A road sign directs traffic towards the Nord Stream 2 gas line landfall facility entrance in Lubmin, north eastern Germany, on September 7, 2020. - German Chancellor Angela Merkel will not rule out consequences for the Nord Stream 2 gas pipeline project if Russia fails to thoroughly investigate the poisoning of opposition leader Alexei Navalny, her spokesman said. (Photo by Odd ANDERSEN / AFP) (Photo by ODD ANDERSEN/AFP via Getty Images)

U.S. and Germany Reach a Deal on Putin’s Pipeline Project

As the Russia-backed Nord Stream 2 natural-gas pipeline nears completion, likely by next month, the U.S. and Germany have struck a deal that would resolve their years-long dispute over the project, according to the Wall Street Journal.
A draft proposal under consideration by Washington and Berlin, which was obtained by Bloomberg, would commit Germany to retaliating against future Kremlin efforts to weaponize energy flows against Ukraine. According to the proposal, in such a situation, Germany would potentially respond by cutting off gas flows from Russia.
But the agreement will face major opposition, including from bipartisan critics in Congress and U.S. allies who might vocally object to it. These two groups view Nord Stream 2 as a malign, authoritarian influence project that would put frontline states at the mercy of Russian gas flows and increase Europe’s dependence on Moscow.
Curiously, the Biden administration sees it this way, too, but still takes a stance deferent to Chancellor Angela Merkel’s fierce advocacy for it and opposition to U.S. sanctions that would target European companies and individuals involved in its construction. Responding to the reports on a potential agreement during a press briefing this afternoon, State Department spokesman Ned Price reiterated that criticism: “We have made no bones about the fact that it is a bad deal for Germany. It is a bad deal for Ukraine and for Europe more broadly.”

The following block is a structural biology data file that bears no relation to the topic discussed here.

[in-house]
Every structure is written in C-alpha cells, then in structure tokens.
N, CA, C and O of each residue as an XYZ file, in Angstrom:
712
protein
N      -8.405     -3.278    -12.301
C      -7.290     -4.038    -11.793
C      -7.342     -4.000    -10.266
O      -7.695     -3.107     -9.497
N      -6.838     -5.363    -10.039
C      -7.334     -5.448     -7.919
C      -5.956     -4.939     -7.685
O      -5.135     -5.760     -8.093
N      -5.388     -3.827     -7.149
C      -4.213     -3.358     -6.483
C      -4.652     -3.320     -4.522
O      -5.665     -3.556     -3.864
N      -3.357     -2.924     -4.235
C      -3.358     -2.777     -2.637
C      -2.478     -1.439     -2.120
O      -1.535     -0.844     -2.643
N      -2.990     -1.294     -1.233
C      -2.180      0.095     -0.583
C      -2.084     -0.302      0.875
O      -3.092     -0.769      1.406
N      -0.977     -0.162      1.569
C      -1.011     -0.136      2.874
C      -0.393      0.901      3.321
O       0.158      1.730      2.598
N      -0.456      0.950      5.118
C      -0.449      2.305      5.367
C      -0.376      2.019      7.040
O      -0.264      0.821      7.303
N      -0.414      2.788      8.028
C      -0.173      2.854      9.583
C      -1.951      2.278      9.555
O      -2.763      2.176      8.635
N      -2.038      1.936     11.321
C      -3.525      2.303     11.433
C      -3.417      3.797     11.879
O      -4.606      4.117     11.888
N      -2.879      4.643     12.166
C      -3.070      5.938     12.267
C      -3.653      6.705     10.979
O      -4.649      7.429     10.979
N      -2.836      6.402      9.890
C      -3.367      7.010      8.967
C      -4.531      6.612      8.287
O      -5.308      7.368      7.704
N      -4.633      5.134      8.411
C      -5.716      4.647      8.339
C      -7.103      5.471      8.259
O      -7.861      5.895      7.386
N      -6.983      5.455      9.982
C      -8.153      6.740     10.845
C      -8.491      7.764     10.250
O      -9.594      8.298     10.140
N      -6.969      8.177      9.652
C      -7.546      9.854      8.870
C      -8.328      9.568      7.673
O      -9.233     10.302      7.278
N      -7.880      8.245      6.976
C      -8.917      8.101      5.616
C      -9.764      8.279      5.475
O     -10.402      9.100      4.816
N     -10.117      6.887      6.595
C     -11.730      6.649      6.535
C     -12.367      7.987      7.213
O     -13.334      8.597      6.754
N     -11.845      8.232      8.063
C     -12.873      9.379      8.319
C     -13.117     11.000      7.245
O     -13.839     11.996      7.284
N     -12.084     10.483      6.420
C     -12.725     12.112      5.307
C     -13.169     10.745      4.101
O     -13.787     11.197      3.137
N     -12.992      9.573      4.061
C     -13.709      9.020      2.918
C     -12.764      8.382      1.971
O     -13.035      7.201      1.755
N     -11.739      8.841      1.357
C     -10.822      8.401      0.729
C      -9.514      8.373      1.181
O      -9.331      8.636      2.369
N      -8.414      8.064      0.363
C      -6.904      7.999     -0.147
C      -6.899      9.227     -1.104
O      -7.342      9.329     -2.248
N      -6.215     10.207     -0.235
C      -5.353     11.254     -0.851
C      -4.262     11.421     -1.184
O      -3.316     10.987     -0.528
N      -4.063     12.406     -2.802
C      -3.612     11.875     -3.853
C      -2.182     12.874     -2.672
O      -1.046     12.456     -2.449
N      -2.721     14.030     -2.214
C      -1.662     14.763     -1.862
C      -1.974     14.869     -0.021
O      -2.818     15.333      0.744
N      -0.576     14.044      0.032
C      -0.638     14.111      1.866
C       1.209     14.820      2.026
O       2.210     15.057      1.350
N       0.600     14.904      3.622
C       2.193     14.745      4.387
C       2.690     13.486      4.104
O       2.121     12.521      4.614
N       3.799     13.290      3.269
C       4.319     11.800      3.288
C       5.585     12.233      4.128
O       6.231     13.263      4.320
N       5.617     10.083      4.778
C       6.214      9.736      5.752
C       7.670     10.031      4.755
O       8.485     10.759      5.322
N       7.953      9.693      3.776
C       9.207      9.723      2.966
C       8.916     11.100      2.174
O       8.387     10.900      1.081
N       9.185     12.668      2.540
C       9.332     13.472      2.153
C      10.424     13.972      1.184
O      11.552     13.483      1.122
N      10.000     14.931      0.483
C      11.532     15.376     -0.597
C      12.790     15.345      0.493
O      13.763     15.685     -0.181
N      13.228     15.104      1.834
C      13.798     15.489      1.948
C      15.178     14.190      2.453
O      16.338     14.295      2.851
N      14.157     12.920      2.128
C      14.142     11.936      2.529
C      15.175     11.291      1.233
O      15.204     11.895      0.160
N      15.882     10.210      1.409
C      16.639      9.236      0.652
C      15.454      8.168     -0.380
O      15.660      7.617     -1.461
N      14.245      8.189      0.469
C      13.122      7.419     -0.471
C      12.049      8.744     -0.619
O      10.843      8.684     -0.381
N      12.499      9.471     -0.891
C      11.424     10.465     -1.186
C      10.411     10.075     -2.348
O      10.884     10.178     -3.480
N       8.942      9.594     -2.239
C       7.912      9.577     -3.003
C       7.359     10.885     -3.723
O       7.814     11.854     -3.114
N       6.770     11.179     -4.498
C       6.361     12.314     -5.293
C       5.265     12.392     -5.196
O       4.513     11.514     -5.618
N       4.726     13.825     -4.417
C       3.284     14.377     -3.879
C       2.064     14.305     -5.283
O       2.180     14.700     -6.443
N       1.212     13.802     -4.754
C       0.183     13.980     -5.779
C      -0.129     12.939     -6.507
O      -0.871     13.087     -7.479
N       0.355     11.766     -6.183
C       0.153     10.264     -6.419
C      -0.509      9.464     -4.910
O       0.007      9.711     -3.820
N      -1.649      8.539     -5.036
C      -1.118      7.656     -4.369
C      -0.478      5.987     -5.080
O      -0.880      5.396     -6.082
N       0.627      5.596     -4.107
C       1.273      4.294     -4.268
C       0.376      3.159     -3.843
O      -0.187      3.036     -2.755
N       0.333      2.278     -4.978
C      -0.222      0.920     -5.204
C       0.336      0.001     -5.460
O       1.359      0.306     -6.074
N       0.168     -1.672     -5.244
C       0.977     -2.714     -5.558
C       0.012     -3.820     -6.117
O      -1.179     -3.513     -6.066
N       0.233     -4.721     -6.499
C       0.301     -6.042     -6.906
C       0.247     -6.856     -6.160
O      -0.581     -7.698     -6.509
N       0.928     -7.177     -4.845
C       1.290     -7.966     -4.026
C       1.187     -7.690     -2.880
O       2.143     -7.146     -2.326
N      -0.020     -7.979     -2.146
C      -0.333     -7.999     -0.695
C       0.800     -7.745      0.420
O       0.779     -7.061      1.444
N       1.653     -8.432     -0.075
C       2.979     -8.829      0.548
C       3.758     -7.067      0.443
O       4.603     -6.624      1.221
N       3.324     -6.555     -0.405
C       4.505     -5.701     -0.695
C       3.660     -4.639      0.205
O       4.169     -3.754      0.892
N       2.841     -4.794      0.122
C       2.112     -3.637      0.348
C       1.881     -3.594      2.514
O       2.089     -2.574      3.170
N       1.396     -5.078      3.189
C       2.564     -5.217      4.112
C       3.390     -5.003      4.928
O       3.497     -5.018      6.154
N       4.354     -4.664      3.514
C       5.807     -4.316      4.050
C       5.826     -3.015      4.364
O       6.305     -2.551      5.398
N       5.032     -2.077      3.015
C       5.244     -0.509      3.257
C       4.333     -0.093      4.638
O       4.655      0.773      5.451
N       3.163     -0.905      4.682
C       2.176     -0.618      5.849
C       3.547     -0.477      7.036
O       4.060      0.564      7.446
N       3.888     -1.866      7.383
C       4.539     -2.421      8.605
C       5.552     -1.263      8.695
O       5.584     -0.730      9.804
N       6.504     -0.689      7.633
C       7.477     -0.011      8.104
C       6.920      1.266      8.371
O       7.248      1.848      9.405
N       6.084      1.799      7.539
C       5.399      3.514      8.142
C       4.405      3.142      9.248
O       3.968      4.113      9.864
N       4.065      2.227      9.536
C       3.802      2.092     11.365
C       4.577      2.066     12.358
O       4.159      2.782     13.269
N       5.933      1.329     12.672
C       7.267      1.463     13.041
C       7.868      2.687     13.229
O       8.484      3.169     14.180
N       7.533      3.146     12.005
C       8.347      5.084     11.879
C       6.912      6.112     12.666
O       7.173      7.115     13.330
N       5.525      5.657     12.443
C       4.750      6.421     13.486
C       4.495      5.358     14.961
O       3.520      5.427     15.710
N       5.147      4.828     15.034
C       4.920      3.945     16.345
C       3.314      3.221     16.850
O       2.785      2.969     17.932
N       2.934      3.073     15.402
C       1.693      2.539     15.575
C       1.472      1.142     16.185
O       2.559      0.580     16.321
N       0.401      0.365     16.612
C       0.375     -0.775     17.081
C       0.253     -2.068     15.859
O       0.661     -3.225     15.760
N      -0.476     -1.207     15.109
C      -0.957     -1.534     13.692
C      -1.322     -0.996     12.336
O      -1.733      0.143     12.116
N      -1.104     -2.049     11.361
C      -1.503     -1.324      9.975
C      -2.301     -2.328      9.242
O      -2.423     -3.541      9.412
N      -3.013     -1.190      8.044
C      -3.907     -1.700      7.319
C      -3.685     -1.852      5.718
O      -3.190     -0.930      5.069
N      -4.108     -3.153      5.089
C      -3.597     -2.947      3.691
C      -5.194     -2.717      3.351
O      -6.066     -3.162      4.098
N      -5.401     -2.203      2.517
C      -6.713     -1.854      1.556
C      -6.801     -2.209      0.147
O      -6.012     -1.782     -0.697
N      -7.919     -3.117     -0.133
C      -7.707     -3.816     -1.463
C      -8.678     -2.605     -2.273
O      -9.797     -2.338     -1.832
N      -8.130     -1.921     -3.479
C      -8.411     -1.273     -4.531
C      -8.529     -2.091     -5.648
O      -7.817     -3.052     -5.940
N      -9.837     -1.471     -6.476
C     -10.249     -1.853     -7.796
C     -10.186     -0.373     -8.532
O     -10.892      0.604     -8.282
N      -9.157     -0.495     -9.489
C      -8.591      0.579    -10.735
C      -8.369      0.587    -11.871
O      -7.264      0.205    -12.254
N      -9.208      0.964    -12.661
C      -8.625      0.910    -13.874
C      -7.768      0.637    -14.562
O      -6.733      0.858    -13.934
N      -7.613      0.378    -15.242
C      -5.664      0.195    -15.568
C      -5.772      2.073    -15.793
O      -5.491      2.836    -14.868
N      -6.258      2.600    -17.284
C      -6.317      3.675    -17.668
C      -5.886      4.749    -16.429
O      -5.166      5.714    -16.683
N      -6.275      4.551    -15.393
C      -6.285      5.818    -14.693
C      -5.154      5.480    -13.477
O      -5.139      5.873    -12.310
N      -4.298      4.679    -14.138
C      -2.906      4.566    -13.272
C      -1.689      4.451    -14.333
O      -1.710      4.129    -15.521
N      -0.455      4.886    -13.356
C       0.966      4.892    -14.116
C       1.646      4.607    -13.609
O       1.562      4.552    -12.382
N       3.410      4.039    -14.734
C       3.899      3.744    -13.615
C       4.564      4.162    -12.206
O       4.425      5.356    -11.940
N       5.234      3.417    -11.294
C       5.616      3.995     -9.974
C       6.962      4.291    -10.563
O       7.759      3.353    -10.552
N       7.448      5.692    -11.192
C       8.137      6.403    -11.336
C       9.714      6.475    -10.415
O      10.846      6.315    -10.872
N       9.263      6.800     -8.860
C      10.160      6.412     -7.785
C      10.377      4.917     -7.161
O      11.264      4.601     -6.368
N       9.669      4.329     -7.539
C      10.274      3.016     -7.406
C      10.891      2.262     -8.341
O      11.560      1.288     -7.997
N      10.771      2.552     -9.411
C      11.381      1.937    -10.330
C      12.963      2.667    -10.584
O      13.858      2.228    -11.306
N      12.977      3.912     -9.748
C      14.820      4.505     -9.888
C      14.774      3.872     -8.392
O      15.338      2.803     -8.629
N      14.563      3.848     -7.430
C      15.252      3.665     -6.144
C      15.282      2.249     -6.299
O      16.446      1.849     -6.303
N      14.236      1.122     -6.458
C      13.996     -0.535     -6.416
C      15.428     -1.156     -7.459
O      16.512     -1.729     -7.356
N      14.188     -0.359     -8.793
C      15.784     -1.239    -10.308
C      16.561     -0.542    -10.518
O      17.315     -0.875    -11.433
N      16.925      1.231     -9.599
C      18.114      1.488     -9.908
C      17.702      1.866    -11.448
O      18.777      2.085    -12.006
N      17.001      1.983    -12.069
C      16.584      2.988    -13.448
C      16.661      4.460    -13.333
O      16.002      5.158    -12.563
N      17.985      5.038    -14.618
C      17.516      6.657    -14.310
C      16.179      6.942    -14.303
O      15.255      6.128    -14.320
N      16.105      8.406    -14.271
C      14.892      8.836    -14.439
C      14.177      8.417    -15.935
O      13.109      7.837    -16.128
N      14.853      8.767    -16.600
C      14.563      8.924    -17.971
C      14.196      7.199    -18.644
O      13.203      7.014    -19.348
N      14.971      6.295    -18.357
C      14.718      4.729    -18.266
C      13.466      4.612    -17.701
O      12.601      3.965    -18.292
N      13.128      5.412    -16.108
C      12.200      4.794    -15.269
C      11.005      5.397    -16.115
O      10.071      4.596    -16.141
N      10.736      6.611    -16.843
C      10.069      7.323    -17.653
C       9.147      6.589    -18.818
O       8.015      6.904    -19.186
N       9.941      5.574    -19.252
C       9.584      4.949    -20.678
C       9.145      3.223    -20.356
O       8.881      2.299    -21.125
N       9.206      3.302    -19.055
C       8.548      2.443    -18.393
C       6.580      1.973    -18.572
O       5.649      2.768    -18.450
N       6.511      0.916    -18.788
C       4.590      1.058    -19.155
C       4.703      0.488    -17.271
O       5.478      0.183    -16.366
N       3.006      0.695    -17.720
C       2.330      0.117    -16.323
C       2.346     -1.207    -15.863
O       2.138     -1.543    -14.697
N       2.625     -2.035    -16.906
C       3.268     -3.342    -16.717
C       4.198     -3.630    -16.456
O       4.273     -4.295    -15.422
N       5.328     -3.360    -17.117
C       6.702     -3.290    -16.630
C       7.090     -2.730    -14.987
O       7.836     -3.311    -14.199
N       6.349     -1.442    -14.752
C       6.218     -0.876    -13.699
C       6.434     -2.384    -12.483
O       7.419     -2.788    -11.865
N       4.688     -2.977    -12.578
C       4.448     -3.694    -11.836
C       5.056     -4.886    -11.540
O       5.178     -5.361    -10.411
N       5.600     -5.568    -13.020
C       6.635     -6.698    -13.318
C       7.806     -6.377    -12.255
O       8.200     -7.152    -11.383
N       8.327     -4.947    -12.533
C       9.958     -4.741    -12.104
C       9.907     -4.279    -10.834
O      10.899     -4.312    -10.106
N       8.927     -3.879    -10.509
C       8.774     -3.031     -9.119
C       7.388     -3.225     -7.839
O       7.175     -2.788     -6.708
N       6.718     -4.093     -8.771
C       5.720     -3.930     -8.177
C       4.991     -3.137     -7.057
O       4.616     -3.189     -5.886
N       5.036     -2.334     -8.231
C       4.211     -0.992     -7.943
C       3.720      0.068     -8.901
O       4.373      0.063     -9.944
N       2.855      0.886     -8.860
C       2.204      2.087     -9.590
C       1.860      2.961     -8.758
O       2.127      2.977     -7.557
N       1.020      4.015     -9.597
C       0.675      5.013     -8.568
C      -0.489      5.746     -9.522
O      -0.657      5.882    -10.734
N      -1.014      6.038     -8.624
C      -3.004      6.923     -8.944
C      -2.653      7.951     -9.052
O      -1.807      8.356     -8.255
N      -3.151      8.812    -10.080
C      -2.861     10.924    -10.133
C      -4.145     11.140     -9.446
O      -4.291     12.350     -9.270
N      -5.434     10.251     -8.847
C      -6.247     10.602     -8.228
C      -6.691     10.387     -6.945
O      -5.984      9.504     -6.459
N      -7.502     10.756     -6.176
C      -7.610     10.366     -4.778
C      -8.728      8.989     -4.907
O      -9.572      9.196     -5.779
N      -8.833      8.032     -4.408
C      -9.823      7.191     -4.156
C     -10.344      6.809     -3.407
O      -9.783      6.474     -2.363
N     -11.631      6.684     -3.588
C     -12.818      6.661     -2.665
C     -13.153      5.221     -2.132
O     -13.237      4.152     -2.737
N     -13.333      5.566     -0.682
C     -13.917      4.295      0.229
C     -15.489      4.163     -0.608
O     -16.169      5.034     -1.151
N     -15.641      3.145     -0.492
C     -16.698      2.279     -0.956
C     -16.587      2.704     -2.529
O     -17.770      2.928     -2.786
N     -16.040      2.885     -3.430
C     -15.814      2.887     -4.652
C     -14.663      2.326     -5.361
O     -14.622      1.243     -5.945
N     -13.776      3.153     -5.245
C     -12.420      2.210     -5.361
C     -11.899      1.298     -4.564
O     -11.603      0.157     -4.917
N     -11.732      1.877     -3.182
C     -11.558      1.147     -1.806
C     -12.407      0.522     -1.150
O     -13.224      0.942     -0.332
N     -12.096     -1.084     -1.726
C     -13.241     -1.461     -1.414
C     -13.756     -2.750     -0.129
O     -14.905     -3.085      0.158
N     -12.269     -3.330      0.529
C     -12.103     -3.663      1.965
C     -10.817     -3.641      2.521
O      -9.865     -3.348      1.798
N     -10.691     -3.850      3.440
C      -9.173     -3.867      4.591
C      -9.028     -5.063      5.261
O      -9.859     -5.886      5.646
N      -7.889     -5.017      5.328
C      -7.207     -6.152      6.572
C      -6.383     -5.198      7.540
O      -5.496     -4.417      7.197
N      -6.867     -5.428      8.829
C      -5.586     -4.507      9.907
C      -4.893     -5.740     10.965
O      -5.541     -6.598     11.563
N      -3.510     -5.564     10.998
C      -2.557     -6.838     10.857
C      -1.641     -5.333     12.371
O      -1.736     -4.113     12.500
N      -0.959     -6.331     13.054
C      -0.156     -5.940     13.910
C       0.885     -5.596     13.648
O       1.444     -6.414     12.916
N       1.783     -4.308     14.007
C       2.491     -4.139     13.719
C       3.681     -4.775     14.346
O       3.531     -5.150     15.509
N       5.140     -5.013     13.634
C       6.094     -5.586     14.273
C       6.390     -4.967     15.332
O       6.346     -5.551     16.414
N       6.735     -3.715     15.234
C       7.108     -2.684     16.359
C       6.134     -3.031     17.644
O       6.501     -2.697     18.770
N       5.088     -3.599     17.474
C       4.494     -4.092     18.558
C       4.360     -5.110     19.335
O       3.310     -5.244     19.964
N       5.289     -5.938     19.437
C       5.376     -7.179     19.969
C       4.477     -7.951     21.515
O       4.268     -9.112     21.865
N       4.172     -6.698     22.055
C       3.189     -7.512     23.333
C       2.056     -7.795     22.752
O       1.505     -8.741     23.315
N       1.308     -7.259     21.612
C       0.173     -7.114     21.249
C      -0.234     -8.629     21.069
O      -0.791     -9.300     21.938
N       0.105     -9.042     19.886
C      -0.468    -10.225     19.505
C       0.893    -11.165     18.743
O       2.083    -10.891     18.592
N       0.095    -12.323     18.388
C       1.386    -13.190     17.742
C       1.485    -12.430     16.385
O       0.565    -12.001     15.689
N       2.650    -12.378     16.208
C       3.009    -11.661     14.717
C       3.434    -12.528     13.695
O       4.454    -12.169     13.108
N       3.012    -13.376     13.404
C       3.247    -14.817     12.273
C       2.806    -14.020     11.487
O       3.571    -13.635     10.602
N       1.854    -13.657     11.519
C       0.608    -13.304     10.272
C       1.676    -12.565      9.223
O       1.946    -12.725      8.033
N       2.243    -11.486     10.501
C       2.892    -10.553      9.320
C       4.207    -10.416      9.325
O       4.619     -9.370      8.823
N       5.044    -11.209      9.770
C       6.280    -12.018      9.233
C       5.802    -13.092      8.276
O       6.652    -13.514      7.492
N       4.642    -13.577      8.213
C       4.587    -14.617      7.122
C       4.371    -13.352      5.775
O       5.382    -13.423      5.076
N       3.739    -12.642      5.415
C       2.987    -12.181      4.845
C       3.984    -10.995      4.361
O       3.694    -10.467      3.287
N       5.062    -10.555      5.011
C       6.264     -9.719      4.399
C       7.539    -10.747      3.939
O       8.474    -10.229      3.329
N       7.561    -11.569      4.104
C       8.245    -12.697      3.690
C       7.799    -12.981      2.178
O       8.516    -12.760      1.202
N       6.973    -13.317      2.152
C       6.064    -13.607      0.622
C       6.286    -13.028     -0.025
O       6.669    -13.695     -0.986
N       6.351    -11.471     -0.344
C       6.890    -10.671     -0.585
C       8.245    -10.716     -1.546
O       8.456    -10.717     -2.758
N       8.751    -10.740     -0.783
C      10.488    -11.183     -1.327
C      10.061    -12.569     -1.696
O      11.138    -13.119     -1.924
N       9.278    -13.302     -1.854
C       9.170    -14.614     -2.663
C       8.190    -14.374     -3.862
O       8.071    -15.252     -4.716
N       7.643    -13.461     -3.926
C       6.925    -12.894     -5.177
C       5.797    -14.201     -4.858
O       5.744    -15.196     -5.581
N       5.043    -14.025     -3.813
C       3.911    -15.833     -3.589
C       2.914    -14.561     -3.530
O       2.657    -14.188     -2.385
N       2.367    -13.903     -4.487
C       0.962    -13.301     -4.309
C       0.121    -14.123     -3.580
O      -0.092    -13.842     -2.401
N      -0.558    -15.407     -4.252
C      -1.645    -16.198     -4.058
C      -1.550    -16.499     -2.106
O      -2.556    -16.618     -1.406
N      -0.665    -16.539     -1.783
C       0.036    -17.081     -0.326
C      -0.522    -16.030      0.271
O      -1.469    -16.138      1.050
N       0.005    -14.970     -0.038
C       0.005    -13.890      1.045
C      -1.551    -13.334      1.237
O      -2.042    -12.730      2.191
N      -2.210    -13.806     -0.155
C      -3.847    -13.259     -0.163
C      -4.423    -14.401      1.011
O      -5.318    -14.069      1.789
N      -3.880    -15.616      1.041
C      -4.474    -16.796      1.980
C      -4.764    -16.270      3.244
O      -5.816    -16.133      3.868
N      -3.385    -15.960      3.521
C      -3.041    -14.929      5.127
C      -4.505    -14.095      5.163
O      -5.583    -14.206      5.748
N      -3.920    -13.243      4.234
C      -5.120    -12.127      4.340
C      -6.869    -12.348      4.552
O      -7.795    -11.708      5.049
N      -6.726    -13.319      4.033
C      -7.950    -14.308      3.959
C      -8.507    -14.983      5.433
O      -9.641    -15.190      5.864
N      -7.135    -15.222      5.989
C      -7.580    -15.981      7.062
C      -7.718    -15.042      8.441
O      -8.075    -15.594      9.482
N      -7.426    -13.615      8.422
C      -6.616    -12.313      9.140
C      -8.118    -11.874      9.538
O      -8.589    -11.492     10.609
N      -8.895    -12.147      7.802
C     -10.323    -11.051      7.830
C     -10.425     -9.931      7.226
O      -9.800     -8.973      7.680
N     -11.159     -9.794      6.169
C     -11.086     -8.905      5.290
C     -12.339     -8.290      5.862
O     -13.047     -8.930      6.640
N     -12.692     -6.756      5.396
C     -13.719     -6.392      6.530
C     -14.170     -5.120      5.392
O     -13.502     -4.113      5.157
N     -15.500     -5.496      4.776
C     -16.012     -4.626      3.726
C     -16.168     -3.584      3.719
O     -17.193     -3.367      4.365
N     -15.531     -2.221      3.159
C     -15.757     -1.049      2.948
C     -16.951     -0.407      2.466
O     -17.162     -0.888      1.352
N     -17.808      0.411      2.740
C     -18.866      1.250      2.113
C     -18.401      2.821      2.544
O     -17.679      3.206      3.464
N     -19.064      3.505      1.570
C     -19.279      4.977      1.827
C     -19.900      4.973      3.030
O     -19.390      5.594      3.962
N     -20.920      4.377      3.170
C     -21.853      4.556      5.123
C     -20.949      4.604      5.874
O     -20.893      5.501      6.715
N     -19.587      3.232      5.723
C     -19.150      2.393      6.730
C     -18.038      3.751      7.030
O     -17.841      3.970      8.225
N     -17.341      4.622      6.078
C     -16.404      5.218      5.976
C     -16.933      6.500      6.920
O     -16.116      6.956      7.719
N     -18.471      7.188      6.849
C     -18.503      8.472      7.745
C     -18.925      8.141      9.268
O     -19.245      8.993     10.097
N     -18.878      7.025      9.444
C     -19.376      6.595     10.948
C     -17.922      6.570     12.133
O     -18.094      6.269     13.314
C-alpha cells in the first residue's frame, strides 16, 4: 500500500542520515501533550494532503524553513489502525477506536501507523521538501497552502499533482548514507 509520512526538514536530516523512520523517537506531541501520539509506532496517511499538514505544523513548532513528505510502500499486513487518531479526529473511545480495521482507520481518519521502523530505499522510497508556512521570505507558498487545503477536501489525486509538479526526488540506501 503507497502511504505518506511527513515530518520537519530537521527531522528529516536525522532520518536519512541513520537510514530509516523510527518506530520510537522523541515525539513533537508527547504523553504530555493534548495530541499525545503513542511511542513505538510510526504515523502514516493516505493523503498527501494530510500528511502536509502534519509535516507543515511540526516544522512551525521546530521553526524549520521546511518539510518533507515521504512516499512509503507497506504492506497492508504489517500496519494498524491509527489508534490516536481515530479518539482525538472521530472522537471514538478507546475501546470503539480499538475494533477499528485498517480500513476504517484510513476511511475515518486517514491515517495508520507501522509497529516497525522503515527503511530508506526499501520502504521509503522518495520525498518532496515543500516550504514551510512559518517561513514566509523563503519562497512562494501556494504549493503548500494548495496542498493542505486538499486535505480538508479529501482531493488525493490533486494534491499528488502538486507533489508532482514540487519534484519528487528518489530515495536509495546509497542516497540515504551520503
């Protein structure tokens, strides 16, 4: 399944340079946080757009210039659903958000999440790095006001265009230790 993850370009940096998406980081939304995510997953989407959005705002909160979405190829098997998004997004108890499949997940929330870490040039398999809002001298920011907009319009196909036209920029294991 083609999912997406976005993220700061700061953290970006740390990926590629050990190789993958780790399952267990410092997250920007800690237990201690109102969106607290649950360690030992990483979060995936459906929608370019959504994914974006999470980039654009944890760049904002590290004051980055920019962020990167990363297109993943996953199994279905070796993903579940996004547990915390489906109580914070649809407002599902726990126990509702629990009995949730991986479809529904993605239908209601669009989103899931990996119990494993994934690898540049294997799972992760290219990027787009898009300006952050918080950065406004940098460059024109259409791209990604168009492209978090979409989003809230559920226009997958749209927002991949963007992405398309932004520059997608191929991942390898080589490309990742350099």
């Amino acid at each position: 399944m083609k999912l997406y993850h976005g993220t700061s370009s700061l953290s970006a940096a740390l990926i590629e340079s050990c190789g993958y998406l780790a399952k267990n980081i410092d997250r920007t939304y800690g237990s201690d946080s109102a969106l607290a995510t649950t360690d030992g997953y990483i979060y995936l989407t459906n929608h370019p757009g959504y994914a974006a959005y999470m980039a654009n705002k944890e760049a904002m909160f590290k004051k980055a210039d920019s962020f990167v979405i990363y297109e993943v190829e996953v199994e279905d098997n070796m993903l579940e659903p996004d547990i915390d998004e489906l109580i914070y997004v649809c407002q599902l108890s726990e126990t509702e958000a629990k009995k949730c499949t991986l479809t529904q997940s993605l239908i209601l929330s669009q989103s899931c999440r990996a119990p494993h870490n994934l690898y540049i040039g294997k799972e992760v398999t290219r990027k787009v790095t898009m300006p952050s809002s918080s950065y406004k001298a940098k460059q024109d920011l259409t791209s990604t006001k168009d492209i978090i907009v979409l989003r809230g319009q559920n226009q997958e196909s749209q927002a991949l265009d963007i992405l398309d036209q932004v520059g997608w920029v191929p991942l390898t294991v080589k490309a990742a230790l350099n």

Ukraine stands to lose some of the revenue it makes from transit fees from the gas pipelines that currently run through its territory. The country’s leaders also worry that the completion of Nord Stream 2, which bypasses Ukraine, would detract from some of the leverage it needs to deal with the ongoing Russian military threat.
Still, the administration has consistently deferred to German sensitivities, if not rhetorically, then in practice. In May, it waived sanctions on the project’s German CEO Matthias Warnig and the corporate entity that he heads, and Price struck a defensive tone during his comments today. “It’s also worth a reminder of what this administration inherited and that it is a pipeline that was over 90 percent complete when we assumed office,” he said, reflecting the administration’s view that the pipeline’s completion is all but given.
But this was not always a given. Secretary of State Antony Blinken lost the intra-administration debate over the sanctions waivers to National Security Council officials who didn’t see stopping Nord Stream 2 as a worthy enough goal to damage U.S.–German ties. At one point, at least, senior State Department officials apparently viewed it as possible, or worthwhile, to attempt to stop the pipeline from being built.
But now, by mending fences with Germany’s outgoing government with a potential deal, compromising on U.S. opposition to Nord Stream 2, President Biden and his team might be creating problems elsewhere.
In recent months, top officials from those countries, including Ukrainian president Volodymyr Zelensky and Polish foreign minister Zbigniew Rau, publicly complained that the Biden administration hadn’t looped them in on key sanctions decisions.

About Parvin Faghfouri Azar

Check Also

Shell in Talks to Boost Iraq’s Gas Production

Shell is reported to be in talks with Iraq to boost Basra Gas Company’s capacity. …

Leave a Reply

Your email address will not be published. Required fields are marked *